Journal: Researchers: Climate crisis can endanger human survival

What will happen if the climate warms up by three degrees? Scientists warn against such a scenario and call for more research.

When it comes to climate change, there is often talk of two degree target. So to limit global warming to a maximum of two degrees, better still 1.5 degrees, compared to the pre-industrial age. But what if the earth’s climate warms up by three degrees?

An international team of scientists took a closer look at this scenario and warns: survival of mankind could be at risk at worst.

In their work, which was published in the specialist journal “PNAS” on Monday, the researchers call for extreme scenarios better explore. The consequences of a warming of three degrees have not yet been sufficiently investigated.

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Climate change: consider worst-case scenarios

the research focus on scenarios in which the consequences of climate change are moderate. “Facing a future of accelerated climate change without considering the worst-case scenarios is naïve risk management at best and fatally foolish at worst,” it says.

With Johan Rockstrom and Hans Joachim Schellnhuber the current and previous directors of the Potsdam Institute for Climate Impact Research were also involved in the work.

Experts who were not involved in the publication consider the researchers’ appeal to be important. However, advocate that more likely scenarios to keep in focus.

Climate: Speculations about extreme dangers overwhelm people

“Of course, researchers should also deal with extreme scenarios, but it is more important for the public debate to focus on the probable risks to concentrate,” says Michael Brüggemann, Professor of Climate and Science Communication.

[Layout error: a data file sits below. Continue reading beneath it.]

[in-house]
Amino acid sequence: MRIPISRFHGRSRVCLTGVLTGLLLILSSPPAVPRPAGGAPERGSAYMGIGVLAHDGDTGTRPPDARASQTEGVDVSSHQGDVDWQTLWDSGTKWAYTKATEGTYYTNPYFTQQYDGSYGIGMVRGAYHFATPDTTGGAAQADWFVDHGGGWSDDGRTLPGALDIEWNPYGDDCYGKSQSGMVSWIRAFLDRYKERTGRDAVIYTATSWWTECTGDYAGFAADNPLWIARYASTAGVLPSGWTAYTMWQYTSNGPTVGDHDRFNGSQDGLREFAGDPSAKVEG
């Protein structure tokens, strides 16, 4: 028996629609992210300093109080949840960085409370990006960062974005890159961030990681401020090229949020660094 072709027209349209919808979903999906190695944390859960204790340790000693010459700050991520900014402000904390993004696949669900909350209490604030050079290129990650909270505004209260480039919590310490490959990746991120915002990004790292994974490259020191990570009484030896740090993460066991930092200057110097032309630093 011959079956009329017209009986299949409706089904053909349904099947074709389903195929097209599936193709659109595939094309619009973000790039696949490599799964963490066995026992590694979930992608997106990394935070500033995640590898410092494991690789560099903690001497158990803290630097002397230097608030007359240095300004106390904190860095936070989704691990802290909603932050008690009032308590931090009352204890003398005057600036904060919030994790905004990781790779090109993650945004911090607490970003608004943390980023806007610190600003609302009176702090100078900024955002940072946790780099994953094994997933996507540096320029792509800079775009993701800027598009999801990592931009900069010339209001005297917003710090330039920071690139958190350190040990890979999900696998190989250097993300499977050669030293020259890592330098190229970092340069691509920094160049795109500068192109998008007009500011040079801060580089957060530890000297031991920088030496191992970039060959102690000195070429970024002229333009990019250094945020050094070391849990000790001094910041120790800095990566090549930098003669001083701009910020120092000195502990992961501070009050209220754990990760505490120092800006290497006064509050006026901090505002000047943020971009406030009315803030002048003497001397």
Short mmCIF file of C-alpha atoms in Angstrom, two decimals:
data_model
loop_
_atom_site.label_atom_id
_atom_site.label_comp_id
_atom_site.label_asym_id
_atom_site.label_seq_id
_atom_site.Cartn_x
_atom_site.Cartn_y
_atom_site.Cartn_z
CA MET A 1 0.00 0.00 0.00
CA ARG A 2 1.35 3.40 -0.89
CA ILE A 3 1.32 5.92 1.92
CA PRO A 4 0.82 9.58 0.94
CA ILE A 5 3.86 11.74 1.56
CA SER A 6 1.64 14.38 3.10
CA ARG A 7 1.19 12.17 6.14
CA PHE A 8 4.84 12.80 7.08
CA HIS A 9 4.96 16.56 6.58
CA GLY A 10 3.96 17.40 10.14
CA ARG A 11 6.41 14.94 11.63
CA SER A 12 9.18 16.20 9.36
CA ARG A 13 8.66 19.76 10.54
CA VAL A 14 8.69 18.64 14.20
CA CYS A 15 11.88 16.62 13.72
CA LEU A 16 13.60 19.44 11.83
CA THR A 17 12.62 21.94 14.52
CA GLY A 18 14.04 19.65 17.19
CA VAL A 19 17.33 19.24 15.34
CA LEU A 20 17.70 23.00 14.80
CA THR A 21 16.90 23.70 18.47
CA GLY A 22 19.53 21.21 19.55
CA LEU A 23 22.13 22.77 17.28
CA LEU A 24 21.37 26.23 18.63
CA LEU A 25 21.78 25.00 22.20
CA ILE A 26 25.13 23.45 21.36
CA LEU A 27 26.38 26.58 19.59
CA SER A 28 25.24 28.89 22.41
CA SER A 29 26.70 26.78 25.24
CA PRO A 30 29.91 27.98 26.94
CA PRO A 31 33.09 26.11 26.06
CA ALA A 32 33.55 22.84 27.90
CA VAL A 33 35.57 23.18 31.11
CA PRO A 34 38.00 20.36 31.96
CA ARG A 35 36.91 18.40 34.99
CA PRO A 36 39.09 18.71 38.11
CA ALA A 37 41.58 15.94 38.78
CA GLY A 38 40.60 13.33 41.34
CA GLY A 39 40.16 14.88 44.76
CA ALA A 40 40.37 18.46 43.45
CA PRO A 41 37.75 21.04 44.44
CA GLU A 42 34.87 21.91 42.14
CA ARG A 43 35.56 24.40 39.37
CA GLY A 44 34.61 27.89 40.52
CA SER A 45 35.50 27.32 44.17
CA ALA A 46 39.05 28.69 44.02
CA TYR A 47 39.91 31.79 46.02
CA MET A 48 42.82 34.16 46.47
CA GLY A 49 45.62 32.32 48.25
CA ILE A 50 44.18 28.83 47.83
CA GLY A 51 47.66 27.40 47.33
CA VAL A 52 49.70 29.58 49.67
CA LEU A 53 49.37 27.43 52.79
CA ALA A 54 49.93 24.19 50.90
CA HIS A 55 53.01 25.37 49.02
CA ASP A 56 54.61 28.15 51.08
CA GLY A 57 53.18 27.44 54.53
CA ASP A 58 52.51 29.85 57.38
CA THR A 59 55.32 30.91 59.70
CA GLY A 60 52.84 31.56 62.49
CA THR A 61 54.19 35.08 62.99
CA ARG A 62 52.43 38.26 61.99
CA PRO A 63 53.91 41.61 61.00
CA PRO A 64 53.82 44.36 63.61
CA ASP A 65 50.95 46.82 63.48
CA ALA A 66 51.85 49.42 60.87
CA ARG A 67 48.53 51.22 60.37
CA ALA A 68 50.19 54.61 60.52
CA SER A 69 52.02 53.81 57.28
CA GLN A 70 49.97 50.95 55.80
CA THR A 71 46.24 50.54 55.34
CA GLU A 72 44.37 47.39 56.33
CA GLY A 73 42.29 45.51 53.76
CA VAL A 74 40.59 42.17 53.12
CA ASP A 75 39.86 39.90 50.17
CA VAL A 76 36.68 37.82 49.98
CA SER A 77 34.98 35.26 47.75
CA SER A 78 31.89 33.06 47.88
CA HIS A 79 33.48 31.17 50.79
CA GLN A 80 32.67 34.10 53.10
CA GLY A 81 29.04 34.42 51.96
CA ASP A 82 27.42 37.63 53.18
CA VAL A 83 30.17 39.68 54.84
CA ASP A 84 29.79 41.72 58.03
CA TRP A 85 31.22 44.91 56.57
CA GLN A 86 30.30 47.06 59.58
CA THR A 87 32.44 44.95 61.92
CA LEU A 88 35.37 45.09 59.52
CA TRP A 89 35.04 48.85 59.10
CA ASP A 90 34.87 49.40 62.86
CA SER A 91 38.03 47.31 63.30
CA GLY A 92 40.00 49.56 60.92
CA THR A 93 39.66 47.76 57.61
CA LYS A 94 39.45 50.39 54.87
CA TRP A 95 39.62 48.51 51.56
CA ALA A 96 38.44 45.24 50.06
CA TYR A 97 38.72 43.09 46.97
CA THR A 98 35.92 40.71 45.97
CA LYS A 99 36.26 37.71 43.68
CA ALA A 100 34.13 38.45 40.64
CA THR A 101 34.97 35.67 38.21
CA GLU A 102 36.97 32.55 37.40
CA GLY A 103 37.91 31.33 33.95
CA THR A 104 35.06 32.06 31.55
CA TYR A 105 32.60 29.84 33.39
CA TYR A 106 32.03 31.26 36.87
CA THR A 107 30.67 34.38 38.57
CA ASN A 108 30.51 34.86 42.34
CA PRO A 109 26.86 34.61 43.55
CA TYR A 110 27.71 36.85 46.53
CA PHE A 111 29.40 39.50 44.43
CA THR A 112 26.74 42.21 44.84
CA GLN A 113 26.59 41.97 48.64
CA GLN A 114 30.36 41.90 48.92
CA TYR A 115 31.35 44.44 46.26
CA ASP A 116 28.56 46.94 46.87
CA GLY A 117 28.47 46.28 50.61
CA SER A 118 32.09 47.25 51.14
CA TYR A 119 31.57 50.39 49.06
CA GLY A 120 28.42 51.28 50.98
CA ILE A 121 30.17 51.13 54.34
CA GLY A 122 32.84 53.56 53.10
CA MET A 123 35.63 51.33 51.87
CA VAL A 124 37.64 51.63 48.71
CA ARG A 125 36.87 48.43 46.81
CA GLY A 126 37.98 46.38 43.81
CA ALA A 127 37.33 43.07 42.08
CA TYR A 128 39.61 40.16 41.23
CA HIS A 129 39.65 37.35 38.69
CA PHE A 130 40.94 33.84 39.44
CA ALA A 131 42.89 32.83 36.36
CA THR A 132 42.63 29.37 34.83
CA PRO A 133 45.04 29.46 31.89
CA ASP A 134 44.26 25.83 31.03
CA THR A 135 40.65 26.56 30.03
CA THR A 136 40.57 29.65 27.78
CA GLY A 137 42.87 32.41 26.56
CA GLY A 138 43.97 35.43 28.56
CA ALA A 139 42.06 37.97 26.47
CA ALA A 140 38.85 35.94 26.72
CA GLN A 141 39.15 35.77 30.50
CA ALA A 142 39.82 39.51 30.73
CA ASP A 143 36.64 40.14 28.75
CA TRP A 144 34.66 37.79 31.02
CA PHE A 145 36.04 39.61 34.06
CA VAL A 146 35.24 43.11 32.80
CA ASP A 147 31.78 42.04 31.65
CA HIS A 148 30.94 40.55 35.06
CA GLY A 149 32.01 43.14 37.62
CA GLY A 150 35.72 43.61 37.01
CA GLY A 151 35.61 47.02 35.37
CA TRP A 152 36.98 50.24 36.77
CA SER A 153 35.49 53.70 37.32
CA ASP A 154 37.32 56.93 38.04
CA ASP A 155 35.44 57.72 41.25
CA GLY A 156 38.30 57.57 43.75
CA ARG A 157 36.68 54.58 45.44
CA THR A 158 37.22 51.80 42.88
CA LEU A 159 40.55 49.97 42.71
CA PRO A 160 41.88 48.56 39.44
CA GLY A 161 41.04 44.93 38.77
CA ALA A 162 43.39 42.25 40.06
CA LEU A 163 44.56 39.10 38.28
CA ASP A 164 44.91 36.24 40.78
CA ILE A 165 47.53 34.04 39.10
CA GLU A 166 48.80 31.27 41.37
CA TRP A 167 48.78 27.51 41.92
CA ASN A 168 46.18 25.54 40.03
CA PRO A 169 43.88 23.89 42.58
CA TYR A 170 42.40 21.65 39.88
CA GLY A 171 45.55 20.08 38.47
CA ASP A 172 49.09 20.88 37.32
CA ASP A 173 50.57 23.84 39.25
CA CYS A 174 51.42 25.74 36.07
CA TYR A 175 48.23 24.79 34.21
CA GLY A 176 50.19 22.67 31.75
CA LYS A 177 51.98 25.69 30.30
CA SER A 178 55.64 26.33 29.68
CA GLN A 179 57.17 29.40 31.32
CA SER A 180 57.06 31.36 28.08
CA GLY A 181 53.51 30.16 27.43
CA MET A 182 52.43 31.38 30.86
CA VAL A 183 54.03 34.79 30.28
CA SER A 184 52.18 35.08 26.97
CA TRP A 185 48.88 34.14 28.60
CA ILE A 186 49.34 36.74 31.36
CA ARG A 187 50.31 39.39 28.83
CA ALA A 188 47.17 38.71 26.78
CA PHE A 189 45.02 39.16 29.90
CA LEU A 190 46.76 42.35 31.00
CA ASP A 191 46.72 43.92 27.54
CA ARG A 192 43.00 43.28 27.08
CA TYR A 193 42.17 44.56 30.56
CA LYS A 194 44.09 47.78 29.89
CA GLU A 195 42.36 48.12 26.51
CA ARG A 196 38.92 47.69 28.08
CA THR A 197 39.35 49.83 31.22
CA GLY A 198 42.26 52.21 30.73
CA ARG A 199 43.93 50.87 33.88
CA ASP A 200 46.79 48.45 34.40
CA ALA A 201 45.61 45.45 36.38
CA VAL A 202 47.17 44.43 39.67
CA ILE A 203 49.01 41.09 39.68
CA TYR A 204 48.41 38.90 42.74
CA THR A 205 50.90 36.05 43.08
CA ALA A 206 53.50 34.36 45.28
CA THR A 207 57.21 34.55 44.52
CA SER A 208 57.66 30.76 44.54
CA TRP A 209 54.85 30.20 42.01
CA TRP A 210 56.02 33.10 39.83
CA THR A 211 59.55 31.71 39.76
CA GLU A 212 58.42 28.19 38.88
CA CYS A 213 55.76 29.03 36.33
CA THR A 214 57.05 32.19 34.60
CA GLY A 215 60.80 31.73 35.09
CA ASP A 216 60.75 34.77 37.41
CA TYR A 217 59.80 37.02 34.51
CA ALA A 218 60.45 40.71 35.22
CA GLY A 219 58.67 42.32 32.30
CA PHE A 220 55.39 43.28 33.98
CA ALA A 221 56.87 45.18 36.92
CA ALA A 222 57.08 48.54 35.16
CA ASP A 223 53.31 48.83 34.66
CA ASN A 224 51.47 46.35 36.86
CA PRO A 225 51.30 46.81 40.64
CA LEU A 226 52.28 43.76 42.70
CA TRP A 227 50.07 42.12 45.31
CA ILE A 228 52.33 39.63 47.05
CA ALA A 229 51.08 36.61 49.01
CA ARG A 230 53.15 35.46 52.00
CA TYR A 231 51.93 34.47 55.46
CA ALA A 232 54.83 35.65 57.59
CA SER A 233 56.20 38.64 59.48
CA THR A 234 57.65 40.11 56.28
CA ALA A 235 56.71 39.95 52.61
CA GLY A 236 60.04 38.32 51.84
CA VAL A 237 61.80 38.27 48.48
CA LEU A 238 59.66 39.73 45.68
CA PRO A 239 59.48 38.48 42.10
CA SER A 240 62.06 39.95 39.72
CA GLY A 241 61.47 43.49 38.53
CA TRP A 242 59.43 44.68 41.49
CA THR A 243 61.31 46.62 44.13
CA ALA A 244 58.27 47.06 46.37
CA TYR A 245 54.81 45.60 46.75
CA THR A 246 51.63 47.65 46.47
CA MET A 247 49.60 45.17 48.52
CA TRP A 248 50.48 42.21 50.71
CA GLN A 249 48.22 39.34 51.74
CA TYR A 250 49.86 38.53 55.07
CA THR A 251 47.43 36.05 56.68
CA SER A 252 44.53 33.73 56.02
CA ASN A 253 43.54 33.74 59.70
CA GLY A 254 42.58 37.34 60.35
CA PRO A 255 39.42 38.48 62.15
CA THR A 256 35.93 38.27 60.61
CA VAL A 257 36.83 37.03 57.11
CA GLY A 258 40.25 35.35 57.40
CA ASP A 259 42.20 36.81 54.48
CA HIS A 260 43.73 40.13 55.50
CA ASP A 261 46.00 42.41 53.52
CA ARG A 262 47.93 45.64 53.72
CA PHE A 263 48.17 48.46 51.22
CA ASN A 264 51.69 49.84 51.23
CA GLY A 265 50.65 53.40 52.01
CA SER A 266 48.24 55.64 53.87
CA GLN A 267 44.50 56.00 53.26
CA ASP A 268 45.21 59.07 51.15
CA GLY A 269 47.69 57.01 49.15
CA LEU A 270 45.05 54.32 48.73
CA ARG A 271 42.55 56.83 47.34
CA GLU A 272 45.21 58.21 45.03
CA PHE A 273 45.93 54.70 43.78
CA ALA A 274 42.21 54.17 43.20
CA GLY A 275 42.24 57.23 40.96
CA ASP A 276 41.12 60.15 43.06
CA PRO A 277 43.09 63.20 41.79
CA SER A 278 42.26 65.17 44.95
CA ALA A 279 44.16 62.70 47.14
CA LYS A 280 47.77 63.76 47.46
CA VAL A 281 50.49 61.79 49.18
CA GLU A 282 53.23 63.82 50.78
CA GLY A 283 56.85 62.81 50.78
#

These are already serious enough and challenge politicians and citizens enough. “What tends to overwhelm people mentally is speculation about still more extreme dangers, which could also threaten us.”

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Effect of apocalyptic scenarios unclear

Philipp Schrögel, Head of Science Communication at the Käte Hamburger Center for Apocalyptic and Post-Apocalyptic Studies at the University of Heidelberg, also speaks of an important impetus, but: “Unfortunately, the scientific knowledge about the effect of apocalyptic scenarios not clear, as the authors of the article also state.”

On the one hand, haunting scenarios could permeate the public and political attention economy, a awareness create for the topic and convey the urgency.

“On the other hand, it can equally happen that individuals are overwhelmed by it, not individuals perspectives for action and ignore the scenarios,” Schrögel continued.

“Two nuclear powers and seven high-security laboratories affected”

In their article, the researchers write about the expansion of areas extreme heat – i.e. an annual average temperature of over 29 degrees Celsius.

Around 30 million people in the Sahara and on the Gulf Coast are currently affected. According to the team’s modeling, they could two billion people by 2070 live in such areas.

This shows how complex climate impacts could be. “By 2070, these temperatures and the social and political consequences will be two nuclear powers and seven high-security laboratories housing the most dangerous pathogens housed directly,” says co-author Chi Xu from China’s Nanjing University. “There is serious potential for catastrophic repercussions.”

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Climatologist: Probably that whole countries are no longer habitable

For climate researcher Niklas Höhne from Wageningen University, that is Worst case scenario of extinction is still “relatively far away”. “But before that there are gradations,” said the expert, who was not involved in the article. “It is quite likely that whole parts of the country and countries are no longer habitable.”

He thinks it’s important to educate people about worst-case scenarios. “We need to communicate clearly what the risks are. And on the other hand say: We still have it in our hands,” says the researcher.

“We know how to do it, we have the technologies and we know them political measures. It’s not even expensive, in the long run it’s even cheaper to do something about climate change.” (lary/dpa)

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